- The International Monetary Fund lifted its 2020 global growth outlook to a 4.4% contraction from its previous forecast of a 4.9% tumble.
- Stronger-than-expected growth in the second quarter, particularly in advanced economies, drove the organisation to revise its outlook higher on Tuesday.
- Still, the IMF lowered its 2021 global GDP estimate to 5.2% from 5.4%, saying that several risks remain and “persistent social distancing” will curb a full rebound in activity.
- Uncertainty around the updated outlook is “unusually large,” and governments should allay debt concerns and instead focus on spending initiatives to keep recoveries on track, the IMF added.
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Gross domestic product growth will come in better than expected this year, but the global economy is far from staging a complete rebound, the International Monetary Fund said Tuesday.
World GDP will contract by 4.4% in 2020, the organisation said in its latest outlook report. The decline marks a slight improvement from the 4.9% slump forecasted by the IMF in June. The update reflects strong second-quarter recoveries, particularly in advanced economies where economic activity bounced back sooner than anticipated. The forecast also accounts for signs of robust third-quarter growth.
Next year’s growth estimate, however, was revised to 5.2% from 5.4%. The shift reflects “the more moderate downturn” expected in 2020 and “expectations of persistent social distancing,” the organisation said.
“The global economy is climbing out from the depths to which it had plummeted during the Great Lockdown in April,” the IMF said. “But with the COVID-19 pandemic continuing to spread many countries have slowed reopening and some are reinstating partial lockdowns to protect susceptible populations.”
Expected 2020 growth in the US gained to -4.3% from -8%, while the IMF’s forecast for 2021 fell to 3.1% from 4.5%.
China will outperform the world economy with positive GDP growth this year and in 2021, the organisation said. While the IMF’s 2020 output forecast improved by 2.3% for advanced economies, its projection worsened by 0.2% for emerging markets and developing nations.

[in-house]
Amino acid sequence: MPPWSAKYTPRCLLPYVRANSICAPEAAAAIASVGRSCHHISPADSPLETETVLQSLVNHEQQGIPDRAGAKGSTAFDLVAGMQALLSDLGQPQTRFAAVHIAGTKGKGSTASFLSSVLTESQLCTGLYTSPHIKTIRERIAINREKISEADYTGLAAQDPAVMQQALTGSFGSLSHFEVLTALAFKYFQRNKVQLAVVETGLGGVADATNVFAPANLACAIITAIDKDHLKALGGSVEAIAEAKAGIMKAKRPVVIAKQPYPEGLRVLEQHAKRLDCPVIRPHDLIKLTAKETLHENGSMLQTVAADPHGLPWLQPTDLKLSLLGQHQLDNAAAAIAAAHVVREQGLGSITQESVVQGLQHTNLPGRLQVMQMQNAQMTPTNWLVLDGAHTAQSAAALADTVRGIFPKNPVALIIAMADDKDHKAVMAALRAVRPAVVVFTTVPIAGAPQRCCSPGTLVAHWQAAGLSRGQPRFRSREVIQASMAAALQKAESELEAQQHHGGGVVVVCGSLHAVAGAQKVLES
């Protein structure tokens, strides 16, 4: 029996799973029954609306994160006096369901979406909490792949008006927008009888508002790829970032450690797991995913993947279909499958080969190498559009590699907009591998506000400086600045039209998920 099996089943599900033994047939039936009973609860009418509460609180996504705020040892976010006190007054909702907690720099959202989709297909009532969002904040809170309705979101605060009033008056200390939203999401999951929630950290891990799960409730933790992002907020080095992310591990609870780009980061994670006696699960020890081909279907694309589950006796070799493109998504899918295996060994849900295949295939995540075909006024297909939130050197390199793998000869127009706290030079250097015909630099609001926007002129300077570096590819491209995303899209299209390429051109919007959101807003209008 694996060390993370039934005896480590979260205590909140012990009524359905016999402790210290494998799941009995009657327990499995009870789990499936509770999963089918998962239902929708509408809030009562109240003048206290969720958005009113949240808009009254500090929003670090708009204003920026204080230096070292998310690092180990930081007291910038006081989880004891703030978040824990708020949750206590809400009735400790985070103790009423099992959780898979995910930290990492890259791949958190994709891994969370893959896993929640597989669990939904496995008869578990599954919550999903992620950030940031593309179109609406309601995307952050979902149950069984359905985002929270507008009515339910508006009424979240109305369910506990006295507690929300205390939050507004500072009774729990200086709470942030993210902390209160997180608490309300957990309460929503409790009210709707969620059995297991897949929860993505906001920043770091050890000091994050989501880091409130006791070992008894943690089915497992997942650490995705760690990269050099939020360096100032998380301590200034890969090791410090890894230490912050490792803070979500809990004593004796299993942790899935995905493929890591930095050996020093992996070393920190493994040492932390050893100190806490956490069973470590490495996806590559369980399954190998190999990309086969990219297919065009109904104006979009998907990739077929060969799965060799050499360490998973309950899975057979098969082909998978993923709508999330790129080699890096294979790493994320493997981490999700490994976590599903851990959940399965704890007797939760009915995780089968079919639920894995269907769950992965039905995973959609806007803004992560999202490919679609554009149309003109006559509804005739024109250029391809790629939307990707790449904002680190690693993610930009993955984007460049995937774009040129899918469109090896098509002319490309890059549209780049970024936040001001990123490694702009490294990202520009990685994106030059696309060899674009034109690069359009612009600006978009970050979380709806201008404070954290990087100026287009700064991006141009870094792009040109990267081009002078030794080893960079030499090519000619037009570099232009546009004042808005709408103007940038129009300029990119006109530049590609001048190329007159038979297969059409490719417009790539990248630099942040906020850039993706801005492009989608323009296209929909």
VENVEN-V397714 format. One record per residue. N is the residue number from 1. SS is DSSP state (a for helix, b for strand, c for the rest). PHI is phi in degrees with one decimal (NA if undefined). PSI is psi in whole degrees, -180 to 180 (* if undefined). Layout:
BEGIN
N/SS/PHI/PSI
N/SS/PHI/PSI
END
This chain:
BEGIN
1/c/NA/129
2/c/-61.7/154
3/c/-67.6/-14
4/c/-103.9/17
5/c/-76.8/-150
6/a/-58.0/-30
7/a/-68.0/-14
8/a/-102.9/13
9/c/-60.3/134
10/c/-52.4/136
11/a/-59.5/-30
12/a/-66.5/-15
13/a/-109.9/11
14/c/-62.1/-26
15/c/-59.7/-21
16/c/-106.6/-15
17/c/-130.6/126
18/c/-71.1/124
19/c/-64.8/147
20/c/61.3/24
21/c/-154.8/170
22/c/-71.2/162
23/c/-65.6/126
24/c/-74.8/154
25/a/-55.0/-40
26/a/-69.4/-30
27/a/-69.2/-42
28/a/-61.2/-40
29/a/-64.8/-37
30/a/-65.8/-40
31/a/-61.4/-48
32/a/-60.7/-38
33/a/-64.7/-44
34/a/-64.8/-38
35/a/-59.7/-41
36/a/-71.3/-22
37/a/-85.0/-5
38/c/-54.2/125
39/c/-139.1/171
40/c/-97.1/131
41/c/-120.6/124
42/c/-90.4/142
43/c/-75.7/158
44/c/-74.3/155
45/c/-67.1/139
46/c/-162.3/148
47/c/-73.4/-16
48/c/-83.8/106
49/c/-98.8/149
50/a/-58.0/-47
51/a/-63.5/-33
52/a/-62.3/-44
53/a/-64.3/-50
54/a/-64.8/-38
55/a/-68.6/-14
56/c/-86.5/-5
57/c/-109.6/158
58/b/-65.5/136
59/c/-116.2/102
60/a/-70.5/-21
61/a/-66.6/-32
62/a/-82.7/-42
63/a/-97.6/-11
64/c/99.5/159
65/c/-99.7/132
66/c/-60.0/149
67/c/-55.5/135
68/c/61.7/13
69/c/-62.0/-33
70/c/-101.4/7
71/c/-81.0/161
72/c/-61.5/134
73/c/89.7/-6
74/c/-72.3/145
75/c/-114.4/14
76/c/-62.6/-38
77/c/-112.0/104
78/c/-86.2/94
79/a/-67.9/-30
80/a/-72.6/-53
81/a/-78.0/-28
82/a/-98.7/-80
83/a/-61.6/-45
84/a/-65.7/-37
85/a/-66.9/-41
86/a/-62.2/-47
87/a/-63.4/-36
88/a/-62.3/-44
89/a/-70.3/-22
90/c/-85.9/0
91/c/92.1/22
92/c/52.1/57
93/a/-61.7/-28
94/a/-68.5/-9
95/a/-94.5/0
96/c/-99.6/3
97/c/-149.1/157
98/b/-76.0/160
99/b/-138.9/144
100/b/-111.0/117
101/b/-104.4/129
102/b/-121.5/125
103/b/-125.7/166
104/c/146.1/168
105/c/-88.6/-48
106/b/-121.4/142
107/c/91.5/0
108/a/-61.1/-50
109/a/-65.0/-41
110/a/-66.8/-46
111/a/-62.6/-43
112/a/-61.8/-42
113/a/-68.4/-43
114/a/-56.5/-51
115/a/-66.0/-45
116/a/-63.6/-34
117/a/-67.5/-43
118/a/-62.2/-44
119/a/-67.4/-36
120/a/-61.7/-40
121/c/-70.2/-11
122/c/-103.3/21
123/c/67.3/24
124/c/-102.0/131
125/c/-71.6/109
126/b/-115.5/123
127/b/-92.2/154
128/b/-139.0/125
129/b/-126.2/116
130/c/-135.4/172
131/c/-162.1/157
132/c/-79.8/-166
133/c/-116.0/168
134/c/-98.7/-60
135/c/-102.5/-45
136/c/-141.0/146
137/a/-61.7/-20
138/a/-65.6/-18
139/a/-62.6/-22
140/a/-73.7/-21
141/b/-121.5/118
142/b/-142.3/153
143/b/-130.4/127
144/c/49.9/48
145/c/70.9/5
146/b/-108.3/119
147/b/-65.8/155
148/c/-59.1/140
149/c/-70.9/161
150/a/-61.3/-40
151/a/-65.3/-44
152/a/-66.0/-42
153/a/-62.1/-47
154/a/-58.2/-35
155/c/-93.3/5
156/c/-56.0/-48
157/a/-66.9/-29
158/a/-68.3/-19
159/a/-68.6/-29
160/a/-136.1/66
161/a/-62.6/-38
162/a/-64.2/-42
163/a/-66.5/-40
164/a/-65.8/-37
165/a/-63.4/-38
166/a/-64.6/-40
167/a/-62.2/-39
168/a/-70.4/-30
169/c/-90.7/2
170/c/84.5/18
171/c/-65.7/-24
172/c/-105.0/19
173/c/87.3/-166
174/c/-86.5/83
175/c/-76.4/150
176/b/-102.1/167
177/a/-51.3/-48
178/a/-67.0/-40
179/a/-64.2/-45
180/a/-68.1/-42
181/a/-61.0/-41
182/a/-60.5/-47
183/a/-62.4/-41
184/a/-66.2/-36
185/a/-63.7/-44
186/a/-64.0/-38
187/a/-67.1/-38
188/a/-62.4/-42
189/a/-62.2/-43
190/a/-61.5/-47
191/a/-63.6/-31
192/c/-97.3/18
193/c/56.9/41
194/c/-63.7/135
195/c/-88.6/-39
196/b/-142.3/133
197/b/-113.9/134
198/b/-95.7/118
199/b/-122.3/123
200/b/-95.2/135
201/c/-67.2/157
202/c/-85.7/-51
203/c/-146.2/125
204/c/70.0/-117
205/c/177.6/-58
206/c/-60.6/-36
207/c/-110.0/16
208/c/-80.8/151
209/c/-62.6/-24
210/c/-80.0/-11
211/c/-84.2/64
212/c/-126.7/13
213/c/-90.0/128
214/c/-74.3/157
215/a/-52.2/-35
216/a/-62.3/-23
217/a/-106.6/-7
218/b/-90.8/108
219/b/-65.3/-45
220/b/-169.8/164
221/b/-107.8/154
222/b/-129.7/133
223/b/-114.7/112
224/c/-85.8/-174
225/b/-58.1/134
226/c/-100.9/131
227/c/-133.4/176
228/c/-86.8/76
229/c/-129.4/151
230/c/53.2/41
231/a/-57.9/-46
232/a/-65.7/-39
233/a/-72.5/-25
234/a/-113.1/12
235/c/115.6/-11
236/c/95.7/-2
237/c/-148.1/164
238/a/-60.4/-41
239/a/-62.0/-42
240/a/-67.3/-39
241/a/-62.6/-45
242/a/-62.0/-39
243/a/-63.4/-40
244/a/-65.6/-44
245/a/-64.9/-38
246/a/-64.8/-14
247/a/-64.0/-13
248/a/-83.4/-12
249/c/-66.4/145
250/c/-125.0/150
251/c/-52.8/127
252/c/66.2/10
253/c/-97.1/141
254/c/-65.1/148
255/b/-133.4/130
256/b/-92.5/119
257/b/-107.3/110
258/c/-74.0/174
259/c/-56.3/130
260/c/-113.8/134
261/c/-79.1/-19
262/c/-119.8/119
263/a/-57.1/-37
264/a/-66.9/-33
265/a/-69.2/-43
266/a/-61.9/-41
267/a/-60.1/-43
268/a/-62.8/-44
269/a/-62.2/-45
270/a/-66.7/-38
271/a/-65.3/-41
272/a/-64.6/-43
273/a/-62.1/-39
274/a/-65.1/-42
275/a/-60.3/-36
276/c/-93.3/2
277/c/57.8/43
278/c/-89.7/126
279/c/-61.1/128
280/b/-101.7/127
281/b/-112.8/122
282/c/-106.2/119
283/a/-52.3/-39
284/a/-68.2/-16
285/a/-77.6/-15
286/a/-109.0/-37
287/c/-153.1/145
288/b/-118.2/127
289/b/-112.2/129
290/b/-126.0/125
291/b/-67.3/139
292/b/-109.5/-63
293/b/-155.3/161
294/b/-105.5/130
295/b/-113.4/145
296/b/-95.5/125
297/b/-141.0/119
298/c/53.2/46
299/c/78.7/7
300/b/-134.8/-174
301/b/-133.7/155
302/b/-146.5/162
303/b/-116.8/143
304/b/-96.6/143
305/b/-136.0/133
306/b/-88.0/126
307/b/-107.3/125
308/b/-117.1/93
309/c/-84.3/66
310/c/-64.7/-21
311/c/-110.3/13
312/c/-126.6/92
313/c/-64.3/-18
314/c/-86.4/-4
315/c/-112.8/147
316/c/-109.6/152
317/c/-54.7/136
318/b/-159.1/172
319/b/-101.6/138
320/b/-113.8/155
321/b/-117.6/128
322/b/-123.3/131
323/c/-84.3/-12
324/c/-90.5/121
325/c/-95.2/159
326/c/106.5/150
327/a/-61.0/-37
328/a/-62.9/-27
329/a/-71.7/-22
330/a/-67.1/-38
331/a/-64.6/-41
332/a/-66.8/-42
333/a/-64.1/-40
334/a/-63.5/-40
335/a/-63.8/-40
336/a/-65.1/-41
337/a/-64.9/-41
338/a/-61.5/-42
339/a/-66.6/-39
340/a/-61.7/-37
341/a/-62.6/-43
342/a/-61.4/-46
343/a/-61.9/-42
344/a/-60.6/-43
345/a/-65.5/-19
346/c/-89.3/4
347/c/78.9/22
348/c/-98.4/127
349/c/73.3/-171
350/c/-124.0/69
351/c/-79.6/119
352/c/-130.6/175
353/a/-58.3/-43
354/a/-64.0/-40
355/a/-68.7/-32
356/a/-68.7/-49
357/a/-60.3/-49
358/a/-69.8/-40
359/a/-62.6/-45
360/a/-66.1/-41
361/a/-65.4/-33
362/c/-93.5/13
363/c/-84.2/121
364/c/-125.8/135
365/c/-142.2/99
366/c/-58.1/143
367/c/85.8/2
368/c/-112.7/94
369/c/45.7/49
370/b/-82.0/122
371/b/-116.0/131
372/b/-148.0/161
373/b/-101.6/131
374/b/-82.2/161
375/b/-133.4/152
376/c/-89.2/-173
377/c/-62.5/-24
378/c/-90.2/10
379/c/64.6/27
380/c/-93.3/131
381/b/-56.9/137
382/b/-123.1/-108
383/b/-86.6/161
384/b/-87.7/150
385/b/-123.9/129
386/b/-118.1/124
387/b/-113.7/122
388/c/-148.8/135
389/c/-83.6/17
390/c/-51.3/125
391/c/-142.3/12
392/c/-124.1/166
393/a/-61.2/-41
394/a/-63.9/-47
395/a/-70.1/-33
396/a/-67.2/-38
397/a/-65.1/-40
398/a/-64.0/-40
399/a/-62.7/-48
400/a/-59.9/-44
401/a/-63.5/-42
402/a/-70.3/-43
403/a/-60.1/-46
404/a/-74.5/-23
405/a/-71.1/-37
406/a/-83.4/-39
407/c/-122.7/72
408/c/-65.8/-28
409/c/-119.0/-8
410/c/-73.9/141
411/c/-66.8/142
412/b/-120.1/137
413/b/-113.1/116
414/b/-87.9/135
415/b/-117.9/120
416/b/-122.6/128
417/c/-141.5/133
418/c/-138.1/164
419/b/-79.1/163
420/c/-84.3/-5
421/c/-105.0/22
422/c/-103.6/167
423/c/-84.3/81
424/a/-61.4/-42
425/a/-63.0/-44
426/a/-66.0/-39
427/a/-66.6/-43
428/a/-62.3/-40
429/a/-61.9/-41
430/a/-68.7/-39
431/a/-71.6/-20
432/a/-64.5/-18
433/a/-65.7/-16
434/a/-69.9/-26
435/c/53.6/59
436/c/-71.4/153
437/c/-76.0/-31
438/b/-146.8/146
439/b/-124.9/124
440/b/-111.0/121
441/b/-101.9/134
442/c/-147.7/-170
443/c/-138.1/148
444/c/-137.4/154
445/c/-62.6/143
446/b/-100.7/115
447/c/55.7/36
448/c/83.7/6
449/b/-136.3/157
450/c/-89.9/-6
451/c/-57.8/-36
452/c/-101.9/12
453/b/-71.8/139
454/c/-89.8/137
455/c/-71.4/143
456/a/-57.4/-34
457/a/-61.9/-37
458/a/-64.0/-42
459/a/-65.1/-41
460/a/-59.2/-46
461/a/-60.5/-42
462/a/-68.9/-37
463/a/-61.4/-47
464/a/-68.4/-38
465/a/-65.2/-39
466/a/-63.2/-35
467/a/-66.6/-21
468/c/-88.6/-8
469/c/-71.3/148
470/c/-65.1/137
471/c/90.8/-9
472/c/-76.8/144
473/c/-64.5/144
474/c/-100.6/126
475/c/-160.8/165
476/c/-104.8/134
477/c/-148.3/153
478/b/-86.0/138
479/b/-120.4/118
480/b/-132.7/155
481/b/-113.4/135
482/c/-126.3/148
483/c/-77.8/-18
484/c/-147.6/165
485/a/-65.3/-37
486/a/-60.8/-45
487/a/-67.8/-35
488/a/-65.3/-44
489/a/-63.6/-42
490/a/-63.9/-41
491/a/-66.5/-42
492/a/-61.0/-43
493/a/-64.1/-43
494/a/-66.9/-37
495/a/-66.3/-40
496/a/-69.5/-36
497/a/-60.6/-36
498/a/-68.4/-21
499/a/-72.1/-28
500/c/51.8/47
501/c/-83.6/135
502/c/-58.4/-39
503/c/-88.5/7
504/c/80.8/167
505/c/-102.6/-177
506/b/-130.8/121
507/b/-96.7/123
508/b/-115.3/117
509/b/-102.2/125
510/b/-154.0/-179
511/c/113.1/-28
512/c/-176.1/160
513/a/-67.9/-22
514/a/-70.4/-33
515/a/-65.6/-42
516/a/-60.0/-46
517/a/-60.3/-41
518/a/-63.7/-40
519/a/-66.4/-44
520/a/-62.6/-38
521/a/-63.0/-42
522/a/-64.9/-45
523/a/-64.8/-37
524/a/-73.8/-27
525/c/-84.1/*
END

Governments’ unprecedented stimulus responses to the pandemic will also ratchet up the sum of global debt. National debt in advanced economies is poised to reach 125% of GDP by the end of next year, according to the Tuesday report. Governments should stay more focused on reviving their economies than handling debt piles, the IMF added, as a healthy recovery can aid the deficit down the road.
Even with the partially boosted estimates, the IMF remains wary of the global economy’s trajectory. Uncertainty around its baseline forecast is “unusually large,” and several risks stand to derail the world’s rebound. The path of the virus can easily revive shutdown measures and plunge economies back into deep recessions. Country-specific outbreaks can easily slam other nations through weakened tourism and softened demand. A dip in financial market sentiment could stymie capital flows and keep cash from struggling businesses, the IMF said.
Countries will need to adjust tax and spending policies to protect vulnerable populations and fund initiatives that lift output, the organisation added. While a viable coronavirus vaccine can fuel a second rebound in activity, the timeline for such a drug reaching the market is cloudy and prone to delays. Governments should protect social programs and boost spending in infrastructure and research to best position their economies for a new economic cycle, the IMF said.
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